By this time, several land radar stations finally determined that Flight 19 was somewhere north of the Bahamas and east of the Florida coast, and at 7:27 p.m. a search and rescue Mariner aircraft took off with a 13-man crew. Three minutes later, the Mariner aircraft radioed to its home base that its mission was underway. The Mariner was never heard from again. Later, there was a report from a tanker cruising off the coast of Florida of a visible explosion seen at 7:50 p.m.

The disappearance of the 14 men of Flight 19 and the 13 men of the Mariner led to one of the largest air and seas searches to that date, and hundreds of ships and aircraft combed thousands of square miles of the Atlantic Ocean, the Gulf of Mexico, and remote locations within the interior of Florida. No trace of the bodies or aircraft was ever found.

Although naval officials maintained that the remains of the six aircraft and 27 men were not found because stormy weather destroyed the evidence, the story of the “Lost Squadron” helped cement the legend of the Bermuda Triangle, an area of the Atlantic Ocean where ships and aircraft are said to disappear without a trace. The Bermuda Triangle is said to stretch from the southern U.S. coast across to Bermuda and down to the Atlantic coast of Cuba and Santo Domingo.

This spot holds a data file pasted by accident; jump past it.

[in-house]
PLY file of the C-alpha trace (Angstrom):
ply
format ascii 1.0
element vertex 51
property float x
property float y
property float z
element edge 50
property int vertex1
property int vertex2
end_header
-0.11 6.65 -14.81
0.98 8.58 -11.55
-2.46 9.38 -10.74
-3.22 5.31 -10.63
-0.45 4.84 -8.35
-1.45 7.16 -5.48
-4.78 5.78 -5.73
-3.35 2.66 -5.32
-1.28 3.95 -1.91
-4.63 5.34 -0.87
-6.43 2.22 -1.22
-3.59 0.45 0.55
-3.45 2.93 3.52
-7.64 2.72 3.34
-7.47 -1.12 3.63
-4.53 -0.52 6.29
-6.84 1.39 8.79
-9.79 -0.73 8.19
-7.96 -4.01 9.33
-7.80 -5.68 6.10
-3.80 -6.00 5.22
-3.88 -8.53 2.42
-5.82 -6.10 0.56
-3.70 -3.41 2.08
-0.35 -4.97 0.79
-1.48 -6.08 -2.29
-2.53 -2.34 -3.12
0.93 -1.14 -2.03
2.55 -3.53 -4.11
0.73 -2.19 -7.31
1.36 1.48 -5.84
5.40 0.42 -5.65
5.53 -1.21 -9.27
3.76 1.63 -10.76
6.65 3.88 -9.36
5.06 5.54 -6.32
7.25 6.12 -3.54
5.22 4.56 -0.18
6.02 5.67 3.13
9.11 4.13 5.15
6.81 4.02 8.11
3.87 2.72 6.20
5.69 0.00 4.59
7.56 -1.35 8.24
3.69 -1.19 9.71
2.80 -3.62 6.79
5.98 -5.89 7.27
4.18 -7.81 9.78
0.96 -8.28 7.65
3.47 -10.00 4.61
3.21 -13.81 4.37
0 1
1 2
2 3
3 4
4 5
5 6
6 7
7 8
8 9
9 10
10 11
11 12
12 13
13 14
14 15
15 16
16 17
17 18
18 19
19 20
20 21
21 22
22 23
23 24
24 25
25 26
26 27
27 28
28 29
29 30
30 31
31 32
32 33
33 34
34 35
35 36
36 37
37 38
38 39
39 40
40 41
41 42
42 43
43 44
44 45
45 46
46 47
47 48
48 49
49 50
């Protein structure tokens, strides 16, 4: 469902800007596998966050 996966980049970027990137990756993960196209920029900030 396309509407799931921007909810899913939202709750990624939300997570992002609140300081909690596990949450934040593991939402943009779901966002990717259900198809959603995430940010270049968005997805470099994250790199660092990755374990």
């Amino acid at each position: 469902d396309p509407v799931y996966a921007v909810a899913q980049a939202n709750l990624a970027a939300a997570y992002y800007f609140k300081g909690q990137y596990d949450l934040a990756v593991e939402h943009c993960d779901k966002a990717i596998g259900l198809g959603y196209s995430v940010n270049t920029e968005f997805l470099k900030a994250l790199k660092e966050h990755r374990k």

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Re: Today in History

Postby Peter1469 » Tue Dec 06, 2016 4:18 pm

6 November 1917
Munitions ship explodes in Halifax Harbor

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_____________________

At 9:05 a.m., in the harbor of Halifax in the Canadian province of Nova Scotia, the most devastating manmade explosion in the pre-atomic age occurs when the Mont Blanc, a French munitions ship, explodes 20 minutes after colliding with another vessel.

***

The massive explosion killed more than 1,600 people, injured another 9,000–including blinding 200–and destroyed almost the entire north end of the city of Halifax, including more than 1,600 homes. The resulting shock wave shattered windows 50 miles away and the sound of the explosion could be heard for hundreds of miles.

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Re: Today in History

Postby Tahuyaman » Wed Dec 07, 2016 11:45 am

There is only one relevant historical event which happened on this date.